You suggest trading Hanrahan and Maholm would improve the team.  How does trading the best closer in baseball this year (who would you have replace him?) and arguably their best starter help the team?  Your criticism of Hurdle’s strategy is laughable and completely overlooks his achievement of changing the culture of losing.  In my humble opinion the greatest thing a baseball manager can do is create an atmosphere conducive to winning.  Hurdle has done that. As for your criticism of Huntington I can only say “Get a life”.  You expect him to turn around the colossal damage done by the previous groups that left the Pirates as the worst organization in baseball?  I do and I expect you do also, but it cannot be done in a few years.  Have a little patience and let the knowledgeable people in charge do their jobs.

  • Jim_Krug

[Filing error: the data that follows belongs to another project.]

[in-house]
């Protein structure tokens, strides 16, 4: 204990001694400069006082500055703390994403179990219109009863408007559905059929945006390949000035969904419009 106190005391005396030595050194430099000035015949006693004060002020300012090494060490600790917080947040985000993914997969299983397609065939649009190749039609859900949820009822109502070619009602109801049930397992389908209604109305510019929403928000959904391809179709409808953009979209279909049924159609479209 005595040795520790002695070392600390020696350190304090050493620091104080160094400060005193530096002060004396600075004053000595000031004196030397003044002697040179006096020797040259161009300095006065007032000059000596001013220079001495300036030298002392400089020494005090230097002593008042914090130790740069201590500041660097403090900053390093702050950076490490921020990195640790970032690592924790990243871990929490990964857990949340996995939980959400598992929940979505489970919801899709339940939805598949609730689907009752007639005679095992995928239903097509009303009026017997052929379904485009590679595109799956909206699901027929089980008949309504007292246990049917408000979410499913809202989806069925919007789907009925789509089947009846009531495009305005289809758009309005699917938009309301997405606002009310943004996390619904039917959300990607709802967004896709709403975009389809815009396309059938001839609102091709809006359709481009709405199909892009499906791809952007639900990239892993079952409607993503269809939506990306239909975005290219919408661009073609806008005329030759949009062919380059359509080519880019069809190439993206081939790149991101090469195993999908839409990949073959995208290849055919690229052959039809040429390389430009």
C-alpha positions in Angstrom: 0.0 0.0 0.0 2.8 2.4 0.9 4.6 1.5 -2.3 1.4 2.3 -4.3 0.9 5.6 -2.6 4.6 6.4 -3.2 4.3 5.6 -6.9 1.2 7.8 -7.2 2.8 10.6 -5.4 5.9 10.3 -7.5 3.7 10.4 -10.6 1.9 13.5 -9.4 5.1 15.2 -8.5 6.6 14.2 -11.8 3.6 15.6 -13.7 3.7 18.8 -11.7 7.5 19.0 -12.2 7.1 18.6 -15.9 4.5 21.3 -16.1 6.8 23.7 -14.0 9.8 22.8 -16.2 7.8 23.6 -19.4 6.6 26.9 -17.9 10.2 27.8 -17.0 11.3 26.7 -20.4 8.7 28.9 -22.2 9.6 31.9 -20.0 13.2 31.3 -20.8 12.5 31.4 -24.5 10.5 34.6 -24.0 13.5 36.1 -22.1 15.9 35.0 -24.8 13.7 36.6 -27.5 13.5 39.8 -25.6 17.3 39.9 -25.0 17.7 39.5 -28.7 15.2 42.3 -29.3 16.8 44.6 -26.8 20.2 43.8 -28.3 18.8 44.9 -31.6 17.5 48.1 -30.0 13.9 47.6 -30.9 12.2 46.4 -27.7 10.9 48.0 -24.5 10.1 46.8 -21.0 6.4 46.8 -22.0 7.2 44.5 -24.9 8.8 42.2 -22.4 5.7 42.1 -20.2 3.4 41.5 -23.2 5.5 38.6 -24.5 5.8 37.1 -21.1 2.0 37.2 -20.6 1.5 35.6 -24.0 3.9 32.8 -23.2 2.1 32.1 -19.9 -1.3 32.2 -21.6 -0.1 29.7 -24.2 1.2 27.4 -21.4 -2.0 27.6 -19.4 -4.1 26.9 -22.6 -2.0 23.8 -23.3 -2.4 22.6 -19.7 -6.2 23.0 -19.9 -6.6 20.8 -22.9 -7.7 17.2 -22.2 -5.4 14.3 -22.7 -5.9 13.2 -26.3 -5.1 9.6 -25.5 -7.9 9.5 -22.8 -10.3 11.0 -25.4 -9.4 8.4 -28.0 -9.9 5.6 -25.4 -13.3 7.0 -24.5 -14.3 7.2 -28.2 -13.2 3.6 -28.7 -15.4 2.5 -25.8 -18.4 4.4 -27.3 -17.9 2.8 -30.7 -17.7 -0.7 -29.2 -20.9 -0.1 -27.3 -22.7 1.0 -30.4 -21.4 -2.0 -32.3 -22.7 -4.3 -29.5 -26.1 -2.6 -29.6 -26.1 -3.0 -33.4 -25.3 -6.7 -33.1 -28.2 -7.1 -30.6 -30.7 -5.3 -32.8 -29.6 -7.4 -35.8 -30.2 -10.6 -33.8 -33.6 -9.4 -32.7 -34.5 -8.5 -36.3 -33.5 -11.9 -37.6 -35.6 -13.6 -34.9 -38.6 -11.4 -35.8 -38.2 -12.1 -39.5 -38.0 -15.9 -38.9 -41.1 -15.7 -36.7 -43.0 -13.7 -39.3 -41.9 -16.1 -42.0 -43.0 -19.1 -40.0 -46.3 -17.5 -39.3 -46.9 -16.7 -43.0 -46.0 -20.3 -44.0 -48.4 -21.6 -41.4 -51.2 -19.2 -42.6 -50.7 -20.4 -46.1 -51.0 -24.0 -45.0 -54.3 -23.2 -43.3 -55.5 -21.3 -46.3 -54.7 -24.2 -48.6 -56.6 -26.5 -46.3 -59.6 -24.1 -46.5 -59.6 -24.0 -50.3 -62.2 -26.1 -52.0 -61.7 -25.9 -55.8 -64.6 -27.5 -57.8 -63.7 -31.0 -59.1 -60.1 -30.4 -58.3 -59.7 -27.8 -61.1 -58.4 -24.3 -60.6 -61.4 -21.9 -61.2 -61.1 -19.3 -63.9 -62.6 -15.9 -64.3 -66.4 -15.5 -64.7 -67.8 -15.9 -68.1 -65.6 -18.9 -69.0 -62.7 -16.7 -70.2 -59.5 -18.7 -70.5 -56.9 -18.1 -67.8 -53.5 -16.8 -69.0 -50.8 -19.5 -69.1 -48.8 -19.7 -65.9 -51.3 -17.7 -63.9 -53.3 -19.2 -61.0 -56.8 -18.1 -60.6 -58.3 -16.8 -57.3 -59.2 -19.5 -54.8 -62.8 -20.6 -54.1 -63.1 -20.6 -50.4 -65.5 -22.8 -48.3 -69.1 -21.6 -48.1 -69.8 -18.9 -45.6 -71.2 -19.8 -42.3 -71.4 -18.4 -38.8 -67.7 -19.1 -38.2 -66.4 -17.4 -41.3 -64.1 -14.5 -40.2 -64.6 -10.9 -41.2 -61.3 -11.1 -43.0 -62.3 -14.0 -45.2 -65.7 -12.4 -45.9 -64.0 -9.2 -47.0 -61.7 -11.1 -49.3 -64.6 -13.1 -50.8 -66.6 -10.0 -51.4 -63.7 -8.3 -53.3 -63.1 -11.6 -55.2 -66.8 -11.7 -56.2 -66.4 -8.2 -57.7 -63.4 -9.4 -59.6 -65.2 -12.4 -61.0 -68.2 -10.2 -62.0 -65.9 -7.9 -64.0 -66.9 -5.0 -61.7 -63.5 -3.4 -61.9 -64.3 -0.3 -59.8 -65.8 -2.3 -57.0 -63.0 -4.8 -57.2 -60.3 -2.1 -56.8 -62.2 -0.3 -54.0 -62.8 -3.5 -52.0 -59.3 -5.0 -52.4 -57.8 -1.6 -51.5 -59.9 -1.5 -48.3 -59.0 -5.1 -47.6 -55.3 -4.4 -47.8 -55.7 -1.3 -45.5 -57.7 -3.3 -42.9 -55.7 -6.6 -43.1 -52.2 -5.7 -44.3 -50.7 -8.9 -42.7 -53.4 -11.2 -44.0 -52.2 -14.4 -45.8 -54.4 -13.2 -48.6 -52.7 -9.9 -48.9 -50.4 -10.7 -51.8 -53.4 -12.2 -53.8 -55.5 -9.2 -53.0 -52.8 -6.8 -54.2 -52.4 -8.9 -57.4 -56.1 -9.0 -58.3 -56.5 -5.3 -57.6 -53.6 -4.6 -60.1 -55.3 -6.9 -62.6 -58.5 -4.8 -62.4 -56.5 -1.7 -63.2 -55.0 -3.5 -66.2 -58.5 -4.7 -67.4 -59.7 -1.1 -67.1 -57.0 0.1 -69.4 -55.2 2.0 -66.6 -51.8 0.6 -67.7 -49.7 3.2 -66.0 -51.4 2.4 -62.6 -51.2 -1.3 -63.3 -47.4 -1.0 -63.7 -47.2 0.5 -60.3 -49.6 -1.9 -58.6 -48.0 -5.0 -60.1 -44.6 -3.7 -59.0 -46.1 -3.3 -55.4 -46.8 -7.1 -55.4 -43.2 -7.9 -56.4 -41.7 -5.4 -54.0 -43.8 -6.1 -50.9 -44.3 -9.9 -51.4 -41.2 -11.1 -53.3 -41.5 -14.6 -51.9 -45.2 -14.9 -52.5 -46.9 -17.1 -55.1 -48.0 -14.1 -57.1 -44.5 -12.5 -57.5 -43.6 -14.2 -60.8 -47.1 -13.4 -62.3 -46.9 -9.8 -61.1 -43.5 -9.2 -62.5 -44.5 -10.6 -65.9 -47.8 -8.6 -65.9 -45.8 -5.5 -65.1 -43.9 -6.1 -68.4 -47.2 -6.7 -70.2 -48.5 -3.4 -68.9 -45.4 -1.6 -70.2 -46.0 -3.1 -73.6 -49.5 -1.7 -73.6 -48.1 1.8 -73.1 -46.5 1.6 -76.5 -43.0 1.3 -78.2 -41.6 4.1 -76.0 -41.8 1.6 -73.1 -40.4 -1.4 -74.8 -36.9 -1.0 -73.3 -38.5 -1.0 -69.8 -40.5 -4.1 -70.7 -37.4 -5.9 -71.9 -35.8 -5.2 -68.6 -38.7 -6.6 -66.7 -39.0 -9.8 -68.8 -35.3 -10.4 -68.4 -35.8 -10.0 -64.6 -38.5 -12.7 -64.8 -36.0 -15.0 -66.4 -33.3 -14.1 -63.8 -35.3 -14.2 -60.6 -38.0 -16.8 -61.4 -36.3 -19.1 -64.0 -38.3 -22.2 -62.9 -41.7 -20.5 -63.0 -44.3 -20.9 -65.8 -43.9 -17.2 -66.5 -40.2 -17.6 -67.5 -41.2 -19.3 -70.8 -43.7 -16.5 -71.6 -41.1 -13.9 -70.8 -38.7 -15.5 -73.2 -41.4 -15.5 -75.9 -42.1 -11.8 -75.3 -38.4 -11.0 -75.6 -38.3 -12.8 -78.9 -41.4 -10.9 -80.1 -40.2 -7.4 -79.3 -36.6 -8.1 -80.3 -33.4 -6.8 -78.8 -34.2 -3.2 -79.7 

First off, thanks for reading.  Even if we disagree, I appreciate you taking the time to read and comment.  Good stuff.  Secondly, thanks for the correction on Wehner.  My apologies to Blass, and I will correct the article.

    Can you provide some proof that the Pirates had deals in place for Beltran and Ramirez?  Because the most I saw was that the Pirates were interested, but it didn’t go very far.  Secondly, keep in mind that the Pirates bring a lot of the negativity on themselves.  I agree with you that some veterans don’t want to come here, but that’s largely due to the Pirates not fielding competitive clubs, and the ownership unwilling to invest money in quality players.  It comes back to bite them.